In a previous article, “A Language to Excel”, I highlighted how the faculty at Loyola Marymount University (LMU) used StrengthsFinder® in their leadership programs to help students find a common language that enhances their leadership skills. It is one example of how StrengthsFinder® teaches that each of us has talents that are meant to be used and that we use these collective talents to meet life’s challenges.
Achieving excellence in any area isn’t easy; especially in the area of communication. Organizations which establish a foundation to maximize team performance have a distinct competitive advantage. In my personal experience managing and working with teams, I have seen that the best way to succeed is to encourage all staff levels to identify and work in their talents. When one plays to these talents they become confident in their strengths and create an environment of focus and engagement. Individuals feel better because they are growing and developing and teams collectively elevate higher levels of innovation and creativity. Organizations who promote and allow their teams to work in their talents and strengths are using this important key to success.
Based on over 40 years studying human strengths, the Gallup organization created a language that identified 34 themes derived from multiple natural talents that naturally exist in individuals. The development of these talents manifest strengths. Most strengths are not rooted in just one talent, but two, three or more. Using themes that overlap, helps you to contribute your best role in a variety of circumstances. The interaction of themes is called, “theme dynamics”. It is through these interactions that we draw from our talents to maximize our efforts in areas like communication. For example, in the hospital scenario, let’s say that nurse Emily’s strongest talent is “Achiever” which naturally pushes her to get things done and to do more. She also has “Learner” talents which drive her to master new skills that make her more effective in her work. And, if she has “Strategic” talents included in her top themes, then she is always interested in knowing the options that the she can use to best communicate her messages. While the “Communication” theme may not have been identified to be one of Emily’s top talents, she is using her primary talents to execute effectively in the area of communication which is key to being successful in her job.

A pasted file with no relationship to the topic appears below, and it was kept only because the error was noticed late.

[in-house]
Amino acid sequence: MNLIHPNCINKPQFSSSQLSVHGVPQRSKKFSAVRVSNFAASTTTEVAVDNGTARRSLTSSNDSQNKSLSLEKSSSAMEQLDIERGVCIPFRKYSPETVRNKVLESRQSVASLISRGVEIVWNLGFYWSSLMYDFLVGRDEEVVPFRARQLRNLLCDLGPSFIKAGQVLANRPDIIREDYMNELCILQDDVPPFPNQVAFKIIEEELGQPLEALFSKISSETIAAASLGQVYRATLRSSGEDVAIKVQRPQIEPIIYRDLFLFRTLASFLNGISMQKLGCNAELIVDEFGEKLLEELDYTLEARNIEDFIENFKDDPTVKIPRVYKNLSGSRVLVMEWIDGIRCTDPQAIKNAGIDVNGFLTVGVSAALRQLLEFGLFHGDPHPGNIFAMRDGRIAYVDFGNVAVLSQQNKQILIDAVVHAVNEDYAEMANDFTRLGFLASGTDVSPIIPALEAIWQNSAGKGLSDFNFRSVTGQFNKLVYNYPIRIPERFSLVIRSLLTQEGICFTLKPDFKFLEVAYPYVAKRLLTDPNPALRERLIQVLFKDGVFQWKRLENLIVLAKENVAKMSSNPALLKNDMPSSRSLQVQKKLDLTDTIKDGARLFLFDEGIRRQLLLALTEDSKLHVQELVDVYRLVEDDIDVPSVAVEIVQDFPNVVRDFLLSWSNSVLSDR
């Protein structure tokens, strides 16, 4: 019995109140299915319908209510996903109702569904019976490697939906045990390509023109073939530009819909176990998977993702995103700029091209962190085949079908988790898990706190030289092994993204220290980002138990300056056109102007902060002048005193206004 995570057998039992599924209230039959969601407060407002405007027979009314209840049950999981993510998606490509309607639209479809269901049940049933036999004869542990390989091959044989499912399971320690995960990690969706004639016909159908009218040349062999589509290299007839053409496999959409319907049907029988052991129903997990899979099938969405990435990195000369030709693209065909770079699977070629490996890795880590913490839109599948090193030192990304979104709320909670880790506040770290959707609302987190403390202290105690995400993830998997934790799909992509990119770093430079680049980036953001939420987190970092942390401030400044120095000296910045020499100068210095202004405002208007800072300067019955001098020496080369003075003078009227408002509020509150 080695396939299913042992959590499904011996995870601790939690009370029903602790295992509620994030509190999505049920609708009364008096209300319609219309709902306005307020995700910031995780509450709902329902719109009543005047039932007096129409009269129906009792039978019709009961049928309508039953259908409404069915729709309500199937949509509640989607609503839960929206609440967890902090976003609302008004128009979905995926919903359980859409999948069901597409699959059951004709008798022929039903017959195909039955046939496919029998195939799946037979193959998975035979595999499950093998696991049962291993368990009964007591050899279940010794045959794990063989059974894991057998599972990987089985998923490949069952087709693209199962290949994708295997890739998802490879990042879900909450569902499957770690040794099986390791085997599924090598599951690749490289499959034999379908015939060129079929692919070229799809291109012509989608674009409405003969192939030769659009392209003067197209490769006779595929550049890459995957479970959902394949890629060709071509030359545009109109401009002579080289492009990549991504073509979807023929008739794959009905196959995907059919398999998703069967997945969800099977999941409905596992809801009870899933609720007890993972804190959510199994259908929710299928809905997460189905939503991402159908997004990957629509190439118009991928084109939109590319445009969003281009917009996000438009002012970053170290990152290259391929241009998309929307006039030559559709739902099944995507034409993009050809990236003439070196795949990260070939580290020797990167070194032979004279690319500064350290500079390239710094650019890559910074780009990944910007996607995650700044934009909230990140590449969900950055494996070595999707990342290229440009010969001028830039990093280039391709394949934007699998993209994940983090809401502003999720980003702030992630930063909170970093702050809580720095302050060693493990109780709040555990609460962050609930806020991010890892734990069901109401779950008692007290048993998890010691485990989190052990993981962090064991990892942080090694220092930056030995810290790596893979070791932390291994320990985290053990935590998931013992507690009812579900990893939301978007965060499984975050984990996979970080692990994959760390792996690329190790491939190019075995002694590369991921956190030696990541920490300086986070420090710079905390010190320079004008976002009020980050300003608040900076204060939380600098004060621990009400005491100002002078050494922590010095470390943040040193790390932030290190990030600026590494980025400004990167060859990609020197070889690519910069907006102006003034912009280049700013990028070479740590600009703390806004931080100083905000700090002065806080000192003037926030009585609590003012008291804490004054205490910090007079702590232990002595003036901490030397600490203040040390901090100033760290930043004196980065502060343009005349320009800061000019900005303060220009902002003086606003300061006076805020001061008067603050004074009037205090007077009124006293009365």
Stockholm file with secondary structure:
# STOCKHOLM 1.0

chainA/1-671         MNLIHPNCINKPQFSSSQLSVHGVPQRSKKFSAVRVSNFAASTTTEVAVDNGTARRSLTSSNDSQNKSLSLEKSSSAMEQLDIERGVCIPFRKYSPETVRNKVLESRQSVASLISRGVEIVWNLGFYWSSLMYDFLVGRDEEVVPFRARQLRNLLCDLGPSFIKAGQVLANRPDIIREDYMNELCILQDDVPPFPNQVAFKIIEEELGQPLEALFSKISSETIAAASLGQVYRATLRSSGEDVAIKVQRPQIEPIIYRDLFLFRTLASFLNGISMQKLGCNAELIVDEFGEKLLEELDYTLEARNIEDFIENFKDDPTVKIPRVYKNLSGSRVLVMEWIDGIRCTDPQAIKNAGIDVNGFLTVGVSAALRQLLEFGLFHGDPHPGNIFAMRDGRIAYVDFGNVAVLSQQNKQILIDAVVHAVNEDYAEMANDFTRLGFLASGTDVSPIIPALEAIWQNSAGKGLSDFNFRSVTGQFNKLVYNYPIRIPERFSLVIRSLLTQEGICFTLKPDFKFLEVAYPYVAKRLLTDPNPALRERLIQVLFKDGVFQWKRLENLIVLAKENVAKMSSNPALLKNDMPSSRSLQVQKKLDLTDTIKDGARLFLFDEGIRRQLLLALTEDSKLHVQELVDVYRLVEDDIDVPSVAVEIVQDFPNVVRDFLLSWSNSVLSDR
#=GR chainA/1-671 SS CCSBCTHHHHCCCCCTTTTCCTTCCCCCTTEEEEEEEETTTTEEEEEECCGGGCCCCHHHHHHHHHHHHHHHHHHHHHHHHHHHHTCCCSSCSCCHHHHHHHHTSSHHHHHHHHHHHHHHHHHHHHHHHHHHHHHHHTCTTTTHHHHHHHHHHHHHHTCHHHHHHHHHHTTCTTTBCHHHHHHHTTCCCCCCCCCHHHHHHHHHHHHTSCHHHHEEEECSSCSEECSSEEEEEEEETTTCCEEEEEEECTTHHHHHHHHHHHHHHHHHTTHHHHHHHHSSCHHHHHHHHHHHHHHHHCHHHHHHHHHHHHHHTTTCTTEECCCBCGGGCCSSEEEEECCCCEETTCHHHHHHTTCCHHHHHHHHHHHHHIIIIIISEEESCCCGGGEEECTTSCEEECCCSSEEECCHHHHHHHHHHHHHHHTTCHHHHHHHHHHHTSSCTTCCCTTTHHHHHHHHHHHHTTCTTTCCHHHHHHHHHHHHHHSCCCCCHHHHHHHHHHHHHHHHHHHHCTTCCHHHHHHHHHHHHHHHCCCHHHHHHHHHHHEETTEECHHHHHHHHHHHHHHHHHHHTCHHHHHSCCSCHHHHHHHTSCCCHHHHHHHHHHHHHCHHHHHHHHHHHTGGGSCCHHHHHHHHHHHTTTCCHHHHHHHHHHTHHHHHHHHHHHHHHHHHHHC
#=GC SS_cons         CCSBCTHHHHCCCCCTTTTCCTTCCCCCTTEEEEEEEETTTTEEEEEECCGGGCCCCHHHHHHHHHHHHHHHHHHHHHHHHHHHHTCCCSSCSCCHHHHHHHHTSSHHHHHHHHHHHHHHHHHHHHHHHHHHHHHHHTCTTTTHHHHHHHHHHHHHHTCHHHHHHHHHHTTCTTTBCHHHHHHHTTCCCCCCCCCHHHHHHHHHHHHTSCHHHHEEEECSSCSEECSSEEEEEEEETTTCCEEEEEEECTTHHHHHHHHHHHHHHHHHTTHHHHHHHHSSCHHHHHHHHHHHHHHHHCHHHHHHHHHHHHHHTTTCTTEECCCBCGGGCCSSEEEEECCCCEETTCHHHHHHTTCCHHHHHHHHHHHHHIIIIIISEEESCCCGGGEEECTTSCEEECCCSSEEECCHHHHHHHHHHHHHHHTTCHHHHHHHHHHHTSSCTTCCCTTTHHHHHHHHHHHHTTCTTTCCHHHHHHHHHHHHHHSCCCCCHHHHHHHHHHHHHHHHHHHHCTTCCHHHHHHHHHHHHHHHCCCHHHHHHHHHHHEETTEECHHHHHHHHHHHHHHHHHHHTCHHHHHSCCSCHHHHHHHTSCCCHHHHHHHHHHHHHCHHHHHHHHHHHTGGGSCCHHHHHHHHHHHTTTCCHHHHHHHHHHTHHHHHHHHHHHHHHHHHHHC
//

Is communication in your organization consistent and effective?
Using a strengths-based approach uniquely positions managers to build a strong communication network within their organizations. There are multiple advantages to this method. The first includes the formation of a common language that provides all team members with a consistent way to communicate among themselves. This brings clarity and continuity in sharing information. Also, teams that consistently work in their strengths are more confident and self-assured in their informational exchanges. And finally, organizations that are operating in a strengths culture espouse their values to the constituents that they serve. Communication is vastly enhanced when stakeholders clearly hear and understand the missions and goals of an organization when they are articulated definitively and confidently from members of the organization. When in the hospital, one takes great solace that any communication related to their specific case or that of a loved one is being executed accurately, effectively and timely. It is imperative that the right information be communicated so that the best possible outcome is achieved. In this setting, it is extremely important that those responsible for the medical care are working at maximum aptitude and efficiency. When organizations communicate effectively, progress is made, employees stay engaged and service delivery is optimal. Those that master communication systems by developing strengths-based, interdependent teams, where communication throughout the organization is at the forefront, consistent and effective, will succeed and prosper.
Larry Hammond, Sr. – Certified StrengthsFinder Coach and Principal with V1H Consulting. Find out more about strengths based workshops and training at wwwv1hconsulting.com